Some biostatisticians may scoff, but Antigenics is not giving up on its treatment to stimulate the immune system to fight cancer. The Lexington, MA-based biotech company (NASDAQ: AGEN) has found that nine years after its most important clinical trial began, its experimental drug appears to be helping certain kidney cancer patients live longer.
The data are still preliminary, but Antigenics has found that kidney cancer patients with an intermediate risk of relapse after they had tumors surgically removed had a 46 percent lower risk of dying if they also got the company’s vitespen (Oncophage) treatment, compared with those who didn’t. The finding comes from analyzing records of 362 patients out of 604 who enrolled in an Antigenics clinical trial from 2000 to 2005, according to research being presented today at the American Society of Clinical Oncology.
This finding, while provocative, is sure to spark debate about whether it is legit. The original study wasn’t designed to show a survival advantage for Oncophage, and the trial actually failed on its main goal—to reduce the risk of cancer relapse after tumors were surgically removed. But Antigenics has persisted over the past three years, because after further digging through the data, it found that the drug could keep patients in remission longer—as long as they were among the 60 percent of patients who have an intermediate risk of recurrence. That data was strong enough for the company to win approval to market the product in Russia, and Antigenics has applied for approval on that basis in the European Union. The company’s hope is that since the survival analysis will buttress its argument that Oncophage’s effect is real, the drug deserves a shot in the marketplace.
A strict reading of biostatistics says this whole exercise, at worst, is a “fishing expedition,” because it looks backward in time, and at best, it might be interesting fodder for generating a new hypothesis for a clinical trial. But Antigenics says it’s not practical to spend the many years and millions of dollars it would take to test this hypothesis in a new trial—especially when you’re talking about the gold standard measurement for cancer drugs—survival time.
“You can not cheat on survival,” says Garo Armen, Antigenics’ CEO. “The person is either alive or dead. It’s black or white.”
If Antigenics can ever get this drug approved by the FDA, it has potential to reach a large group of patients. About 54,000 new cases of kidney cancer were diagnosed in the U.S. last year, and 13,000 died from the disease.
At least one prominent statistician, Richard Simon of the National Cancer Institute, has looked at the data and told the company he considers it a valid exercise, Armen says. The principal investigator of the trial, Christopher Wood of M.D. Anderson Cancer Center in Houston, TX, said in a company statement, “these interim results show that Oncophage has a real promise of improving survival in patients with earlier-stage disease for whom current prognosis remains poor.”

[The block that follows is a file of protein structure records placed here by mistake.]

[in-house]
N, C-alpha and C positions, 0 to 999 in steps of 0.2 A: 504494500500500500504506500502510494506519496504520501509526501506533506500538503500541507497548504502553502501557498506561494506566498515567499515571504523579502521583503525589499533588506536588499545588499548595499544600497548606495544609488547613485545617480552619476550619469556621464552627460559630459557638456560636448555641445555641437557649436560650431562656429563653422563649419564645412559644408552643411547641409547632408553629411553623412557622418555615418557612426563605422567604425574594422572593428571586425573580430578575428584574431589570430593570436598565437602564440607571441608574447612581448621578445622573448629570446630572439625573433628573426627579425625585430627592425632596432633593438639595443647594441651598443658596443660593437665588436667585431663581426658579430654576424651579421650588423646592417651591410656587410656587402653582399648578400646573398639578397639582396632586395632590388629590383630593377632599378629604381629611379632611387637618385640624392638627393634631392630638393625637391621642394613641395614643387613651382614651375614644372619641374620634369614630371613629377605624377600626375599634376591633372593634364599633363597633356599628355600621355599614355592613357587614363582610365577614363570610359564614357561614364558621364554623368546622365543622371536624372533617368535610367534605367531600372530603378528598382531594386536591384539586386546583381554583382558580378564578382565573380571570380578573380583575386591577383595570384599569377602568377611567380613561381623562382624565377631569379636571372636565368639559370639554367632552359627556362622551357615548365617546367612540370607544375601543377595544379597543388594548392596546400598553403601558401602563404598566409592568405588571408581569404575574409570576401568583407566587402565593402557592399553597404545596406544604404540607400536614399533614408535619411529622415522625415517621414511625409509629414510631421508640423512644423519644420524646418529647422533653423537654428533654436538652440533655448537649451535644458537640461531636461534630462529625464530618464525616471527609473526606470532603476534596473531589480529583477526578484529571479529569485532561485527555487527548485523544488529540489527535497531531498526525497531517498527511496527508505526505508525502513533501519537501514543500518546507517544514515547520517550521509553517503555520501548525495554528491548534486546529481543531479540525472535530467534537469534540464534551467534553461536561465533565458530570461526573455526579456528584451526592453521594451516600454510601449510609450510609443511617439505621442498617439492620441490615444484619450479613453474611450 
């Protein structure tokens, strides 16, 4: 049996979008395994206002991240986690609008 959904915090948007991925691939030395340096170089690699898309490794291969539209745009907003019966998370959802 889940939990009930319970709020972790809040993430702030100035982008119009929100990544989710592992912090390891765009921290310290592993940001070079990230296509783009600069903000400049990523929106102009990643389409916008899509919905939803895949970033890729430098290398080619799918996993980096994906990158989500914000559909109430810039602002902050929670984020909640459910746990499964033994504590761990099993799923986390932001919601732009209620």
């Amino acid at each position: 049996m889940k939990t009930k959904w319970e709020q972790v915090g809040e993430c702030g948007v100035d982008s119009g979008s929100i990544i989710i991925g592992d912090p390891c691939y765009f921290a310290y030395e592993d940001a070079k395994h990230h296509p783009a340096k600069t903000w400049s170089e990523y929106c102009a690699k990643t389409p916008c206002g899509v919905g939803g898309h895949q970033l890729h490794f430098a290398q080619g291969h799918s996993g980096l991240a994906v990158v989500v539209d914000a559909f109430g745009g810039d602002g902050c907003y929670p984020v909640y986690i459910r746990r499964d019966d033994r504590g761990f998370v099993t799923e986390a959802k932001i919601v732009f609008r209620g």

Still, Armen stopped short of saying this finding is definitive on whether Oncophage helps patients live longer. The company still needs to track down more patients, and keep following them for at least another nine months for the data to become mature, he says. The absolute numbers are also small—just 18 patients on the Oncophage group of the study had died as of early January (about 10 percent), compared with 32 who died in the control group (18 percent) at the same cut-off date, Antigenics said.
The company is being urged by about two dozen thought leaders to package this data together and send it to the FDA, although Antigenics hasn’t decided whether to do that yet, because it’s possible the FDA may not even consider taking a look at it, Armen says. For now, he’s hopeful this will strengthen Antigenics’ hand with European regulators.
Part of what intrigues researchers so much, and keeps the Antigenics dream alive, is the way the drug is designed to work, by boosting the immune system to fight cancer like a virus. Realization of this immunotherapy concept has eluded science for decades, although Seattle-based Dendreon just reported a significant advance for the field last month when it showed in a clinical trial of 512 men that its immunotherapy helped men on the treatment live longer with minimal side effects.
The Antigenics treatment is different than Dendreon’s—which uses a standard genetically engineered protein on cancer cells to spark the immune system to fight. The Antigenics method doesn’t rely on one biomarker on cancer cells, but rather hopes to spark the immune system to fight multiple biomarkers.
It does this by slicing out a portion of a patient’s tumor, freezing it, and shipping to the Antigenics plant in Lexington. There, it is chopped up, and key proteins filtered out. The treatment is shipped back to the doctor, then injected back into the patient to “teach” the immune system to spot the hallmarks of cancer cells and mount a defense against them. Patients usually get their personalized vaccine four to six weeks after tumors are removed, the company has said.
Dendreon’s success created a short-lived burst of enthusiasm for other cancer immunotherapy companies, including Antigenics, but it’s clear the company needs a bigger break than that. Its stock closed Friday at 73 cents, and it had just $14.5 million in cash and investments left in the bank at the end of March. Antigenics is hopeful that the survival benefit is too enticing for regulators to ignore, and that something can be worked out to keep the product alive.
“We can’t accomplish this without regulatory innovation,” Armen says. All the company asks, he says, is that regulators “hear us out on the science, the biology, the facts.”